Burnet, Duckworth and Palmer LLPLaw FirmConstruction Management Standard ContractExplains differences in CCDC5a and CCDC5bCCDC52013
Langlois Law FirmDemystifying Construction Management ContractsExplains CCDC5CCDC52018
CCDC 14 & 15
Blaney McMurtry LLPLaw FirmNew CCDC Design-Build ContractsIntroduces new CCDC14 and CCDC 15 documentsCCDC14/152013
Construction Law LetterJournalAn Initial Review Of The New CCDC 14Introduces new CCDC14 and CCDC 15 documentsCCDC14/152014
Borden Ladner GervaisLaw FirmUpdated Design-Build ContractsIntroduces new CCDC14 and CCDC 15 documentsCCDC14/152014
Fredricton Northwest Construction AssociationAssociationCCDC14 Design-Build Stipulated
Price Contract
Very brief overview of CCDC14CCDC14
Miller ThomsonLaw FirmCCDC Introduces Integrated Project Delivery ContractSummary of IPDCCDC302018
Ontario Construction ReportJournalCCDC30: The new Integrated Project Delivery contract takes design and construction collaboration and risk sharing to a new levelIntroduction to CCDC30CCDC302018
OslerLaw FirmIntegrated Project Delivery model in Canada: What you need to knowSummary of IPDCCDC302018

Understanding the Risks of Non-standard Contract terms

With funding support from Alberta Economic Development and Trade, ACA has undertaken an initiative to improve understanding of risk allocation within the terms of non-standard commercial contracts.

Approximately half of Alberta contractors have 20 or fewer employees and nearly 80% have fewer than 100 employees.  Many of these contractors lack access to legal expertise to help them understand and appropriately price in their bids the risk that they are obliged to carry, arising from non-standard commercial construction contracts.  This problem is not unique to Alberta, indeed, the Canadian Construction Association, the Royal Architectural Institute of Canada, Consulting Engineers Canada, Construction Specifications Canada, and owner groups established years ago the Canadian Construction Documents Committee (CCDC) to create and promote standard CCDC contracts and guides.   CCDC contracts have been tested in the courts and are generally well understood by all stakeholders.

While some owners (procurers of construction) embrace CCDC, many have retained counsel to create non-standard contracts which generally oblige contractors to carry all risks. Large well-resourced contractors can retain counsel and frequently negotiate different terms.  Small to medium sized contractors frequently bid work without an understanding of the risks they may bear and fail to price accordingly.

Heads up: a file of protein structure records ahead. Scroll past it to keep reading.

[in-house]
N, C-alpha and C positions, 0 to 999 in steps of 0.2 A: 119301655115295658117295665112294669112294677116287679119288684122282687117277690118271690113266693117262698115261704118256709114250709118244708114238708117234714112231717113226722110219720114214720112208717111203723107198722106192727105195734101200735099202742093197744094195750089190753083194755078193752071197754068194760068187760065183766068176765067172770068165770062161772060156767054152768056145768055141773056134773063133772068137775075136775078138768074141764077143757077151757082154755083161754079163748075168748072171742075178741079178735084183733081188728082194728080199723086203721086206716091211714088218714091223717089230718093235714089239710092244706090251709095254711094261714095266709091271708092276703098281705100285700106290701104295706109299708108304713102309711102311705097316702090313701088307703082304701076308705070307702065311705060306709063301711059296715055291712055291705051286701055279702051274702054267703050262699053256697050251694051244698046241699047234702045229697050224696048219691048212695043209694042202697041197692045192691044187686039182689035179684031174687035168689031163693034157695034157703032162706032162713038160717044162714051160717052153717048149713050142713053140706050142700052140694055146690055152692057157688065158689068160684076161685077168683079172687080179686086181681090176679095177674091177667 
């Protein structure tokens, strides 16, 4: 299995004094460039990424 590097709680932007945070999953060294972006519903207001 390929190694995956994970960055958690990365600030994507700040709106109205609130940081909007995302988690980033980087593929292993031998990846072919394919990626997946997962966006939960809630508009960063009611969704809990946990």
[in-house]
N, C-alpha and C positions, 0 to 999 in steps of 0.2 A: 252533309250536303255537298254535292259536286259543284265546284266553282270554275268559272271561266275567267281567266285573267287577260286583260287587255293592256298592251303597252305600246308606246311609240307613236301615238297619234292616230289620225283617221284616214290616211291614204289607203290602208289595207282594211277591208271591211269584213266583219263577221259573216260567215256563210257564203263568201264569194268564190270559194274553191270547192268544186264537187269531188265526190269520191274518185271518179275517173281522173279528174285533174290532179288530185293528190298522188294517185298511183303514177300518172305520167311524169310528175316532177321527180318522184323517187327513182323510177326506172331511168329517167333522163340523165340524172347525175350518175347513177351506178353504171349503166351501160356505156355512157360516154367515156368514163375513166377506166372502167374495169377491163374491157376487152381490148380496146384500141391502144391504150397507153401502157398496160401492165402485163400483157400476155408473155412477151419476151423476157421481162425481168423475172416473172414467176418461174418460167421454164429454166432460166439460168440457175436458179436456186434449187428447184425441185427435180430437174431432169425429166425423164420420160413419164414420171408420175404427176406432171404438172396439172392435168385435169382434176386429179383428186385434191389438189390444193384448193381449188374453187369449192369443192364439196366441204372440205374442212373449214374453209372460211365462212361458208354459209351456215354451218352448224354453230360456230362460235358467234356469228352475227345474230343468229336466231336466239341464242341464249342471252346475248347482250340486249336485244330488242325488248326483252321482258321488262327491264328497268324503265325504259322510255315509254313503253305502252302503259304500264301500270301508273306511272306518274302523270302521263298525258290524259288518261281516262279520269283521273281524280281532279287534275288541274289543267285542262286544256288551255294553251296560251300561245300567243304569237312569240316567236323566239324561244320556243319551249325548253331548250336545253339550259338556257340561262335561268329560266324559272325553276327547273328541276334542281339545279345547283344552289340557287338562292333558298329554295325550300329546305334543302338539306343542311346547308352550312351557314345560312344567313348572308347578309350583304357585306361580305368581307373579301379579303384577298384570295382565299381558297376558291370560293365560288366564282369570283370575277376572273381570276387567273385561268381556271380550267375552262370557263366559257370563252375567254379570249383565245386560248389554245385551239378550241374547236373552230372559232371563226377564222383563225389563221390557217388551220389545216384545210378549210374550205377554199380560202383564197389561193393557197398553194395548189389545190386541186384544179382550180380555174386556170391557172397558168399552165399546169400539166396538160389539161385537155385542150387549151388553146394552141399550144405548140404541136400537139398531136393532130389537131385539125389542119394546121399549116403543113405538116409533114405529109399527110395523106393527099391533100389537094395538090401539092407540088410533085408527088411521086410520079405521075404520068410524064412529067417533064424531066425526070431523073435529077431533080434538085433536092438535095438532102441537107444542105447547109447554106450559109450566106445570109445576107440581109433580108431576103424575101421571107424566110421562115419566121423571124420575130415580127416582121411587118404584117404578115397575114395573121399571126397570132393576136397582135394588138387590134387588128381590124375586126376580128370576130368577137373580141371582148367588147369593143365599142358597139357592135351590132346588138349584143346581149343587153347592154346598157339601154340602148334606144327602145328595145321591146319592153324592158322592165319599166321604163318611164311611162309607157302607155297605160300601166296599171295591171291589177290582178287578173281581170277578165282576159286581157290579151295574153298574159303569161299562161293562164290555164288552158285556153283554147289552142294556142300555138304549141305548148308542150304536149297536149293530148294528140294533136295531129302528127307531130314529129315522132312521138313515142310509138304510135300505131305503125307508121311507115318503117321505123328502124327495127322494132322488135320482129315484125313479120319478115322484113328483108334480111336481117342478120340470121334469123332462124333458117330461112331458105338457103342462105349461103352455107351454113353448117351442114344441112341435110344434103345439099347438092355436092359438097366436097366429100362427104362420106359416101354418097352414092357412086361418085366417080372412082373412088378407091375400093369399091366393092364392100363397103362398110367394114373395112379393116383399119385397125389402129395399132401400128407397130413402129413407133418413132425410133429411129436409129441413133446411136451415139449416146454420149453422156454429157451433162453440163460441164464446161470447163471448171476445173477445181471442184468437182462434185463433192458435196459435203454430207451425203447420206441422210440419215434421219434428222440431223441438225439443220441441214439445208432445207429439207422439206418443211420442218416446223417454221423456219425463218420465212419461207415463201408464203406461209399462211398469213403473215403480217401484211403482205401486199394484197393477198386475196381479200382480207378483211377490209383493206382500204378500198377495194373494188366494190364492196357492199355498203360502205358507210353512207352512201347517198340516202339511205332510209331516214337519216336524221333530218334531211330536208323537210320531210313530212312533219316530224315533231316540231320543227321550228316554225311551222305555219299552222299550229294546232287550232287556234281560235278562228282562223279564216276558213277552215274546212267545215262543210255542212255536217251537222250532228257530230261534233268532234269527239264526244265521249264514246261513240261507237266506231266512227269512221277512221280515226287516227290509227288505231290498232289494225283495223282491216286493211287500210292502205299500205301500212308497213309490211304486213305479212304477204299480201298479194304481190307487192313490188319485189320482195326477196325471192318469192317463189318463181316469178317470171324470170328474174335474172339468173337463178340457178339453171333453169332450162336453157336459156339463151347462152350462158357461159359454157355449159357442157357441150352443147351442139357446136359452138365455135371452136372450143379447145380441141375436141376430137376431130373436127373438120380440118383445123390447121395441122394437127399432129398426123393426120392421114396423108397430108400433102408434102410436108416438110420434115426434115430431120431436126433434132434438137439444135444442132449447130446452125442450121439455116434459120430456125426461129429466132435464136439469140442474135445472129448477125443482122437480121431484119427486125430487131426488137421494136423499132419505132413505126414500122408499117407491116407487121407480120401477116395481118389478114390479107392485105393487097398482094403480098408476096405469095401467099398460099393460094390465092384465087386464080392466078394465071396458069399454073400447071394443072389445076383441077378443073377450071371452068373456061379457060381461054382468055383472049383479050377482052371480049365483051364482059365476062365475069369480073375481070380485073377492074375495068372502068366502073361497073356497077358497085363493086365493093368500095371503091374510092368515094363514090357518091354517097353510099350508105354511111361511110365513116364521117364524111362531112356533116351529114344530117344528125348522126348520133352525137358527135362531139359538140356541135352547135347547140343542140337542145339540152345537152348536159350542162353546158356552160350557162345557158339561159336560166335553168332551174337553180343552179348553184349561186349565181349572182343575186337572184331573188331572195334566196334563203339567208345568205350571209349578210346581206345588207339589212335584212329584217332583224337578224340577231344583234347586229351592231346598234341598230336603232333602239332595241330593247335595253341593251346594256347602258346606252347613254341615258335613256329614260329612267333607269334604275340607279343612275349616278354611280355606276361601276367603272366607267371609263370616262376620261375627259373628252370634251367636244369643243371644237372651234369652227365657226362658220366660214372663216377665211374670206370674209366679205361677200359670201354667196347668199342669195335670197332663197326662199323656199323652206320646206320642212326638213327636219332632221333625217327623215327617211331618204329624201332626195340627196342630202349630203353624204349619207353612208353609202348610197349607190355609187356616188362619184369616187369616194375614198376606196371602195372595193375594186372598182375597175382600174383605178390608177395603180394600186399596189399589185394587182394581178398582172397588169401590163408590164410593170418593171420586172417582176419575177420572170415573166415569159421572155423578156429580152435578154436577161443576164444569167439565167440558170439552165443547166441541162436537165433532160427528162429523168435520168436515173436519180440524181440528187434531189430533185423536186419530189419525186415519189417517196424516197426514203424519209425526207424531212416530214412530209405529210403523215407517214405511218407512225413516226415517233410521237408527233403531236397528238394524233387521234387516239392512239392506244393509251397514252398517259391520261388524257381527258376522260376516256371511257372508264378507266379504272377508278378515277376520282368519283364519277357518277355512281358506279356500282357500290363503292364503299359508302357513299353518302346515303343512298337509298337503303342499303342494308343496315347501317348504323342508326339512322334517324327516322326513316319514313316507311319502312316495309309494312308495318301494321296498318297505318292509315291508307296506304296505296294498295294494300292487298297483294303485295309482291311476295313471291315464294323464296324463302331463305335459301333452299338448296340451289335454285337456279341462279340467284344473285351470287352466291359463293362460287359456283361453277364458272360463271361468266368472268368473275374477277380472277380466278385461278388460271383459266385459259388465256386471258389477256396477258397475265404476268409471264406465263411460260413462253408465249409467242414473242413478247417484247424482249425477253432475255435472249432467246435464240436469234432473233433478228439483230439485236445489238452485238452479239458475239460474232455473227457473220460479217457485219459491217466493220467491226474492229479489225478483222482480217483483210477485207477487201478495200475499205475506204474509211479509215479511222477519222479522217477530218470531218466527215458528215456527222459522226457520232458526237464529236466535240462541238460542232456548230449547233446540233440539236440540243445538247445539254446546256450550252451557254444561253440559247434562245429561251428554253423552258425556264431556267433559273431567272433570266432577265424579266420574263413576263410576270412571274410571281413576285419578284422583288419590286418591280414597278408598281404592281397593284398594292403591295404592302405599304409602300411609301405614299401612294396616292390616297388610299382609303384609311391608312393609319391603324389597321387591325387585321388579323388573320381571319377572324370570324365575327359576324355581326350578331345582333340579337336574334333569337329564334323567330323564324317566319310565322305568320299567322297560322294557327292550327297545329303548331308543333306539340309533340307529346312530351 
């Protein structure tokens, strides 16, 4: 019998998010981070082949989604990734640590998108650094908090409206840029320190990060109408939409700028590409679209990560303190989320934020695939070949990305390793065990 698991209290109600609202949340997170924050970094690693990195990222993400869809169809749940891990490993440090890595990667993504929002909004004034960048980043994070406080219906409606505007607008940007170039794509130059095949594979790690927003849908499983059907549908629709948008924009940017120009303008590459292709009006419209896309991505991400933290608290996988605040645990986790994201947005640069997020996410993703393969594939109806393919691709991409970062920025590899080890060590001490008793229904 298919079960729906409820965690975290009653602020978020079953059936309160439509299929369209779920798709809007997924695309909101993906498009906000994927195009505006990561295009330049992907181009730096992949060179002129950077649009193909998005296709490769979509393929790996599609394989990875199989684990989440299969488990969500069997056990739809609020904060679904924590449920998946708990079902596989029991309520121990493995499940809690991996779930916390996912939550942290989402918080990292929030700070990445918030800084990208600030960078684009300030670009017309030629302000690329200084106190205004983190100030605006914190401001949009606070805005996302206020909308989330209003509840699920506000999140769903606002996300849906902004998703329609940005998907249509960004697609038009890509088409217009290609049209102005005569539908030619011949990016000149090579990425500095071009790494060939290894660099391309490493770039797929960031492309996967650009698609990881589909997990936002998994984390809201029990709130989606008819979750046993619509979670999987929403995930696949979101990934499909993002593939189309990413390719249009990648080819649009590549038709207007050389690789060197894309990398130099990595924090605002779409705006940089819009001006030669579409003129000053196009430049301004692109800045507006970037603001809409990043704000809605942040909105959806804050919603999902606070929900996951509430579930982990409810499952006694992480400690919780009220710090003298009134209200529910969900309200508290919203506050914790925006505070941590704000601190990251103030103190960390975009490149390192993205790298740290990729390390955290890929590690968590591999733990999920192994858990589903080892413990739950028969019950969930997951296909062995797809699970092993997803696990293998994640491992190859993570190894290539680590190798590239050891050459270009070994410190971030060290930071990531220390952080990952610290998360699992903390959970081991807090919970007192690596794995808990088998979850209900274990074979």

This leads to unsatisfactory performance in the construction market in the following ways:

  • Many sophisticated contractors will refuse to bid, limiting the pool of bidders, and are frustrated that the subsequent bidding distorts the true market price
  • The winning bidder frequently underprices the true cost, and either fails to perform, or can only perform after expensive disputes and rework through change orders. Jobs are at risk due to failure of the bidder, and / or the purchaser is dissatisfied with poor performance and unanticipated problems of quality, schedule, and cost.

ACA’s initiative includes the following:

  • Collect, analyze, and publish the risk and cost implications of terms frequently found in commercial construction contracts in Alberta,
  • Publish and disseminate the findings of the analysis,
  • Support workshops or other discussion forums to review findings of construction value chain stakeholders, including owners, consultants, and contractors,
  • Develop new or add to existing educational seminars for Alberta contractors to educate contractors, and
  • Develop an online repository of the preceding and recognize users of standard contracts in order to sustain the initiative

Further Information